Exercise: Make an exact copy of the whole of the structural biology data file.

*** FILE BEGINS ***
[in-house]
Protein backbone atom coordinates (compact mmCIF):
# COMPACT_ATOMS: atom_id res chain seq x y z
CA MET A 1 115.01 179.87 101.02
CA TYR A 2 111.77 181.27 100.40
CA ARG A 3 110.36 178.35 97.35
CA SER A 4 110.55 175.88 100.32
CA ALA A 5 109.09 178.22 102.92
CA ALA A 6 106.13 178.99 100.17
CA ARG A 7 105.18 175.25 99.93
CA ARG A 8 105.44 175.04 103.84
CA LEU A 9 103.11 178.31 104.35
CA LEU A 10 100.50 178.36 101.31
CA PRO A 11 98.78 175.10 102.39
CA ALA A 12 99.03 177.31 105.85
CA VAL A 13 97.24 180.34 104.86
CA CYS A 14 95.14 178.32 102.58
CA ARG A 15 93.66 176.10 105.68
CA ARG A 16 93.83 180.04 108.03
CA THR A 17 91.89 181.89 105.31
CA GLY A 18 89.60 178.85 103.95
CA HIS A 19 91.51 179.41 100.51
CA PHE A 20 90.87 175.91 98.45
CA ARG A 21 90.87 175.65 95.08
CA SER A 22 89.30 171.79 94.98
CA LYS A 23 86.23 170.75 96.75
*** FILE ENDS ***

[in-house]
Protein backbone atom coordinates (compact mmCIF):
# COMPACT_ATOMS: atom_id res chain seq x y z
CA MET A 1 115.01 179.87 101.02
CA TYR A 2 111.77 181.27 100.40
CA ARG A 3 110.36 178.35 97.35
CA SER A 4 110.55 175.88 100.32
CA ALA A 5 109.09 178.22 102.92
CA ALA A 6 106.13 178.99 100.17
CA ARG A 7 105.18 175.25 99.93
CA ARG A 8 105.44 175.04 103.84
CA LEU A 9 103.11 178.31 104.35
CA LEU A 10 100.50 178.36 101.31
CA PRO A 11 98.78 175.10 102.39
CA ALA A 12 99.03 177.31 105.85
CA VAL A 13 97.24 180.34 104.86
CA CYS A 14 95.14 178.32 102.58
CA ARG A 15 93.66 176.10 105.68
CA ARG A 16 93.83 180.04 108.03
CA THR A 17 91.89 181.89 105.31
CA GLY A 18 89.60 178.85 103.95
CA HIS A 19 91.51 179.41 100.51
CA PHE A 20 90.87 175.91 98.45
CA ARG A 21 90.87 175.65 95.08
CA SER A 22 89.30 171.79 94.98
CA LYS A 23 86.23 170.75 96.75